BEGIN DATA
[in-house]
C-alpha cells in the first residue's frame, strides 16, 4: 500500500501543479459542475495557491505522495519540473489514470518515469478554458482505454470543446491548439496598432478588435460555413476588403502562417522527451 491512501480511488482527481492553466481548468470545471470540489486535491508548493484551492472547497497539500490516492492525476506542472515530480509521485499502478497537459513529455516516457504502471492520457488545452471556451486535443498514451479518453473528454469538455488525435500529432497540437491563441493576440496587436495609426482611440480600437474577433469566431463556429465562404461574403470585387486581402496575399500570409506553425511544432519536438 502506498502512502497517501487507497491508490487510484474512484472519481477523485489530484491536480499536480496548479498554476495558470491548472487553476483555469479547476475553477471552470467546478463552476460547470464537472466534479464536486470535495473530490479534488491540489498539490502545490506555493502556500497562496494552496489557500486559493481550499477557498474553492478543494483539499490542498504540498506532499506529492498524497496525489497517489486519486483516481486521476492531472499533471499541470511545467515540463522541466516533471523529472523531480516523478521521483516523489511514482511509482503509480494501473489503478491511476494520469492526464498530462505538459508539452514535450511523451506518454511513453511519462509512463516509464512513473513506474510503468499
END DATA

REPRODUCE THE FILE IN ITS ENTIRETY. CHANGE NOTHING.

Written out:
[in-house]
C-alpha cells in the first residue's frame, strides 16, 4: 500500500501543479459542475495557491505522495519540473489514470518515469478554458482505454470543446491548439496598432478588435460555413476588403502562417522527451 491512501480511488482527481492553466481548468470545471470540489486535491508548493484551492472547497497539500490516492492525476506542472515530480509521485499502478497537459513529455516516457504502471492520457488545452471556451486535443498514451479518453473528454469538455488525435500529432497540437491563441493576440496587436495609426482611440480600437474577433469566431463556429465562404461574403470585387486581402496575399500570409506553425511544432519536438 502506498502512502497517501487507497491508490487510484474512484472519481477523485489530484491536480499536480496548479498554476495558470491548472487553476483555469479547476475553477471552470467546478463552476460547470464537472466534479464536486470535495473530490479534488491540489498539490502545490506555493502556500497562496494552496489557500486559493481550499477557498474553492478543494483539499490542498504540498506532499506529492498524497496525489497517489486519486483516481486521476492531472499533471499541470511545467515540463522541466516533471523529472523531480516523478521521483516523489511514482511509482503509480494501473489503478491511476494520469492526464498530462505538459508539452514535450511523451506518454511513453511519462509512463516509464512513473513506474510503468499